Scientists Develop Alzheimer's Test

different xray images of the brainResearchers discovered that a drug can highlight the plaques in the brain which are believed to be behind the disease.

Currently, Alzheimer’s disease can only be definitively confirmed through the detection of the plaques during autopsy or with a brain tissue biopsy.

Picking up and treating the disease early could delay the onset of the illness by years. Some 820,000 people in Britain have dementia with more than half having Alzheimer’s.

Dr Anne Corbett of the Alzheimer’s Society said “Finding ways to increase the number of early and accurate diagnoses is essential if we are to ensure people have access to vital treatments, support and information.

“Yet at the moment, only 43 per cent of people with the condition ever get a diagnosis, meaning hundreds of thousands of people are left struggling alone.”

The new method, using a drug to highlight toxins in the brain, was presented at the American Academy of Neurology’s annual meeting in New Orleans.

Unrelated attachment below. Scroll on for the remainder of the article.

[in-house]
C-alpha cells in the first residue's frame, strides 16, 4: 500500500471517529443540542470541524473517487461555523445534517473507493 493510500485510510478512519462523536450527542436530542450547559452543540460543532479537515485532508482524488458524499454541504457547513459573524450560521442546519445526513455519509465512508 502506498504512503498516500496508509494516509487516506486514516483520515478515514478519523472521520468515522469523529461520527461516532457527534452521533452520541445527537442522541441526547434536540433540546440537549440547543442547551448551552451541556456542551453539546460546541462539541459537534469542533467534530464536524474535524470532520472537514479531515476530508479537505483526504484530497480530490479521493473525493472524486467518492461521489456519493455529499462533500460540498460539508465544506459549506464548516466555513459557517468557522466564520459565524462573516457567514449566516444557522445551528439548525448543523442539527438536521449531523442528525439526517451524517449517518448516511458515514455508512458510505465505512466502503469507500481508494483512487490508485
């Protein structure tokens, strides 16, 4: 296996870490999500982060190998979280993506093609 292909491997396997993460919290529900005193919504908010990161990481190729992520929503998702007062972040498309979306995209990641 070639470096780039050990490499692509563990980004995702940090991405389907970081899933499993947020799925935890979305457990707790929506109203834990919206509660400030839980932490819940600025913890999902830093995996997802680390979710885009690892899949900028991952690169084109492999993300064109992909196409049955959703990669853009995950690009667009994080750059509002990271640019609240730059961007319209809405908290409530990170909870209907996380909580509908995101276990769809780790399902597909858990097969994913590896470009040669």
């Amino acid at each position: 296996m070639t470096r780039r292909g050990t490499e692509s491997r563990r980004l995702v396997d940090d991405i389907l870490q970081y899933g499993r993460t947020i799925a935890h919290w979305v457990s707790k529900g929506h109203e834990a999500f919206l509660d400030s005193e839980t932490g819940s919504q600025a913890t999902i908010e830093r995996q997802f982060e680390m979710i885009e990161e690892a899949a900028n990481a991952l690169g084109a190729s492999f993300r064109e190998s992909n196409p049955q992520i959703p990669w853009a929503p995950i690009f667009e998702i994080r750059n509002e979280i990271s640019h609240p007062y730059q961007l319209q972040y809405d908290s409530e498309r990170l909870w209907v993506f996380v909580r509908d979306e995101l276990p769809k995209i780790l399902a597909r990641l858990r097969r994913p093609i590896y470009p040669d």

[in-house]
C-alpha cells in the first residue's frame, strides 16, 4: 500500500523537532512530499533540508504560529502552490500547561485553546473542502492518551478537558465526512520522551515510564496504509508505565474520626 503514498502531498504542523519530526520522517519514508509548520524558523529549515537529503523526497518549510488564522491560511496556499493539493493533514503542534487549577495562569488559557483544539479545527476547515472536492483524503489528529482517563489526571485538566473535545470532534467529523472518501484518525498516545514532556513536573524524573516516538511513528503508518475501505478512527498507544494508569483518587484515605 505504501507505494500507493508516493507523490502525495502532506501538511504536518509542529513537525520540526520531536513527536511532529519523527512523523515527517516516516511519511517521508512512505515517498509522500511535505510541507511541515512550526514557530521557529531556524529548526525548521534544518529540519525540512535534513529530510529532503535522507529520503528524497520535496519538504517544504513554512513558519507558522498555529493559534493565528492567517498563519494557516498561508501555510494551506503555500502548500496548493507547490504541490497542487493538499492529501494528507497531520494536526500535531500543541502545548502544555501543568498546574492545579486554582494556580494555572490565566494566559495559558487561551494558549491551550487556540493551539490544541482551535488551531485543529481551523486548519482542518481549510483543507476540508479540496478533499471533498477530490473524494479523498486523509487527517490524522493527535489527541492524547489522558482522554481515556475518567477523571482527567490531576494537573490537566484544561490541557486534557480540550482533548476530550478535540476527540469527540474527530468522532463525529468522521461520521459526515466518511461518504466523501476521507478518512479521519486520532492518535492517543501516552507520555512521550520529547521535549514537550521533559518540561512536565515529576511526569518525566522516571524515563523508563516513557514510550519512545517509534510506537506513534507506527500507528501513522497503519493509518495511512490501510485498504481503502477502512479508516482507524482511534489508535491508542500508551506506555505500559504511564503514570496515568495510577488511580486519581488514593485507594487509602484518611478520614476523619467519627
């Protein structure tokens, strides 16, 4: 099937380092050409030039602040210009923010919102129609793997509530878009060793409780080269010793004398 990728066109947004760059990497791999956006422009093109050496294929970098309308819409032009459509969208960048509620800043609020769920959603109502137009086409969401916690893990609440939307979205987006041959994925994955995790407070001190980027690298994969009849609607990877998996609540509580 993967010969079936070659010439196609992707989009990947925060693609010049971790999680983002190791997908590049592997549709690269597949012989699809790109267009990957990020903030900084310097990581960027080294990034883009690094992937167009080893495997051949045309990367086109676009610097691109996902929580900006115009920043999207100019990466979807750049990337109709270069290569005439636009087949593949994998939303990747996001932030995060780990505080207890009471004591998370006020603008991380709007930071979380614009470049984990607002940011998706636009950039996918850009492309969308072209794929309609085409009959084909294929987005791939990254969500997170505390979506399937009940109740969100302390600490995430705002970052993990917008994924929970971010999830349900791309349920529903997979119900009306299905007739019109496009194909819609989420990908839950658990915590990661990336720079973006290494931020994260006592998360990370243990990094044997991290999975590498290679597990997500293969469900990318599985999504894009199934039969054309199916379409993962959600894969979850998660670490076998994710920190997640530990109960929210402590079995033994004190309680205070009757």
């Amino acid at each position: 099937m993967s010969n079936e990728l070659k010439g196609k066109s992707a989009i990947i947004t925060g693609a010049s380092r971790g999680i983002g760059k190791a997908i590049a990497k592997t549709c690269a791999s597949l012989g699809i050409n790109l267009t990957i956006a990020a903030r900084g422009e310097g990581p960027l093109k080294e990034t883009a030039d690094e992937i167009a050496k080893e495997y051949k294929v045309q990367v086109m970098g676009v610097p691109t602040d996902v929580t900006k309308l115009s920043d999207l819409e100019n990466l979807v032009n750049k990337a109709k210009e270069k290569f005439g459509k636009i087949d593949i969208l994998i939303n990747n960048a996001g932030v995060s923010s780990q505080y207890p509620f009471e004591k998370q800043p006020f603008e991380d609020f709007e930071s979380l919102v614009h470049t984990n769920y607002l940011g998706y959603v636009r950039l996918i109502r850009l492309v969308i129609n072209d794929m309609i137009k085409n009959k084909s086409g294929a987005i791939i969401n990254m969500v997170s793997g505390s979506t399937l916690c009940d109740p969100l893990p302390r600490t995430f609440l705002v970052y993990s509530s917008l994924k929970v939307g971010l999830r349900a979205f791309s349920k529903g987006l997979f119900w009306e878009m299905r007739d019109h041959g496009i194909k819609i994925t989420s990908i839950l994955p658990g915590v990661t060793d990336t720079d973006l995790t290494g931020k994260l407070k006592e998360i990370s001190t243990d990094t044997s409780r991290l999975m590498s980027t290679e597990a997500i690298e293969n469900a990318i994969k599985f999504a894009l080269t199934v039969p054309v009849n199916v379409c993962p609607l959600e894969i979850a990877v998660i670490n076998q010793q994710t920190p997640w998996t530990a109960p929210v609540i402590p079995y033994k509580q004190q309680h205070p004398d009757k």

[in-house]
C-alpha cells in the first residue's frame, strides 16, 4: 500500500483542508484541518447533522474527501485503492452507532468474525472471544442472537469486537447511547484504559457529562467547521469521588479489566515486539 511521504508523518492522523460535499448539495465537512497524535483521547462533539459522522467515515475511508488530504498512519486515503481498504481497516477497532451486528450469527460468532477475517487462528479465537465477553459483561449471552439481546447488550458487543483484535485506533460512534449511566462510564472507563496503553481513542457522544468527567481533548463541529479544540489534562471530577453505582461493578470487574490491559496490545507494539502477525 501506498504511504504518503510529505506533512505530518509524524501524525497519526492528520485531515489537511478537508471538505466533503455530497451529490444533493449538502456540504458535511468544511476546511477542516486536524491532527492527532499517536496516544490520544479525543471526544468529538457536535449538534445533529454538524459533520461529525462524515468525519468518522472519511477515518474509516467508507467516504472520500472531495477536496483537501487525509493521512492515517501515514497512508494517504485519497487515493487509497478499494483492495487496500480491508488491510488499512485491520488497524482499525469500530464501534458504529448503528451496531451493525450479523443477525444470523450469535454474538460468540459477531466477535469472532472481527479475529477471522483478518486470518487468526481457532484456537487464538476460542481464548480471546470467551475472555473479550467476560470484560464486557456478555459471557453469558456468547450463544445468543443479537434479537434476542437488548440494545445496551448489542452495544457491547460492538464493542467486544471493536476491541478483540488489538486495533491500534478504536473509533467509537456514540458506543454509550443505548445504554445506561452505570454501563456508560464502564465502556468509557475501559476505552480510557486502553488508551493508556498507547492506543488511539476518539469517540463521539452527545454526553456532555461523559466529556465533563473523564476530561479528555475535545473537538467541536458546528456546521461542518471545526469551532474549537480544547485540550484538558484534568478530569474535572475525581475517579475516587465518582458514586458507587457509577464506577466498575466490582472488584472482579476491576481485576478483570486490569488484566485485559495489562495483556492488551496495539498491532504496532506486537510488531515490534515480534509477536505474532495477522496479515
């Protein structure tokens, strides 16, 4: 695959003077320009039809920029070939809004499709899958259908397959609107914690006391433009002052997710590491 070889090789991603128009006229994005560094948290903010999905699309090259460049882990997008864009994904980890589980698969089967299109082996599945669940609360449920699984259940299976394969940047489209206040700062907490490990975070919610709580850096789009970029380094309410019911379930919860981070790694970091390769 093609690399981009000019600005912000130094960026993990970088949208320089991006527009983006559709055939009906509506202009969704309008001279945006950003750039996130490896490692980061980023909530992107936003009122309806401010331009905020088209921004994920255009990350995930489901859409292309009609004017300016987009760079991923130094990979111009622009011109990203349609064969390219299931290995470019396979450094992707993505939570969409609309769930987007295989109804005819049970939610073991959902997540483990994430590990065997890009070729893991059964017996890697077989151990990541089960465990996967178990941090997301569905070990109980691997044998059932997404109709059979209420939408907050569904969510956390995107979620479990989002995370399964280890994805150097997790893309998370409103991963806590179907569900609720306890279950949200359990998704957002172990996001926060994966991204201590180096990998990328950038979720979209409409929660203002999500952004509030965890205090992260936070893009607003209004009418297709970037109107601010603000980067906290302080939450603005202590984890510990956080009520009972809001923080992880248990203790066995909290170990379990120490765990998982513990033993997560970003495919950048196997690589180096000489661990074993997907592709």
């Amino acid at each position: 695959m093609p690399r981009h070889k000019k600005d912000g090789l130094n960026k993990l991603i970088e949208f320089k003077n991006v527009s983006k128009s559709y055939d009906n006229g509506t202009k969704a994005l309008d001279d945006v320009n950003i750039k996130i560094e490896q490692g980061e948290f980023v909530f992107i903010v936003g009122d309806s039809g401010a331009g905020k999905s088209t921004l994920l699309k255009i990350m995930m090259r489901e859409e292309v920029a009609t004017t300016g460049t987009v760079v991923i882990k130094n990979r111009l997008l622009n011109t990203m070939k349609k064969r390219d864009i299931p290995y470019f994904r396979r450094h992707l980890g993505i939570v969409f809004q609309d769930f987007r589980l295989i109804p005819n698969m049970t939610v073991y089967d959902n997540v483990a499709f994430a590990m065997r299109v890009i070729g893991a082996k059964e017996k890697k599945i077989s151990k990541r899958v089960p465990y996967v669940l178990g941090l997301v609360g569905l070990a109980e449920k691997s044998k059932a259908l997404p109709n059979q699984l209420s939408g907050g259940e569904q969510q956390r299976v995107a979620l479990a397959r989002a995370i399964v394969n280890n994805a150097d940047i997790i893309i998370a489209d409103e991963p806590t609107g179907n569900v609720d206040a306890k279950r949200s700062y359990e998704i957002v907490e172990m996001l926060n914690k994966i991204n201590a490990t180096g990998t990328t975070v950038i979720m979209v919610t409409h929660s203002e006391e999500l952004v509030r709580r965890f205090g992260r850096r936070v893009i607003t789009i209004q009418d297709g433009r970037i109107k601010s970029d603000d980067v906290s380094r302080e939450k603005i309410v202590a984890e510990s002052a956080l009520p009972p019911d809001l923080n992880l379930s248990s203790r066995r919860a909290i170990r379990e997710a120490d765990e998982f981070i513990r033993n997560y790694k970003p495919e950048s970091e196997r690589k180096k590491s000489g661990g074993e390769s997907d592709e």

Study author Dr Marwan Sabbagh said: “This is an easy, non-invasive way to assist an Alzheimer’s diagnosis at an early stage.”

In a separate study scientists found an intelligence gene which could help in the battle against Alzheimer’s and mental illness.

A team of more than 200 scientists from 100 institutions worldwide joined forces to map the human genes that boost or sabotage the brain’s resistance to a range of mental illnesses and Alzheimer’s.

The study also uncovered new genes that may explain individual differences in brain size and intelligence.

Senior author Paul Thompson, professor of neurology at the David Geffen School of Medicine at UCLA in the United States, said: said: “Millions of people carry variations in their DNA that help boost or lower their brains’ susceptibility to a vast range of diseases.

“Once we identify the gene, we can target it with a drug to reduce the risk of disease. People also can take preventive steps through exercise, diet and mental stimulation to erase the effects of a bad gene.”

The findings were published in the advance online edition of the journal Nature Genetics.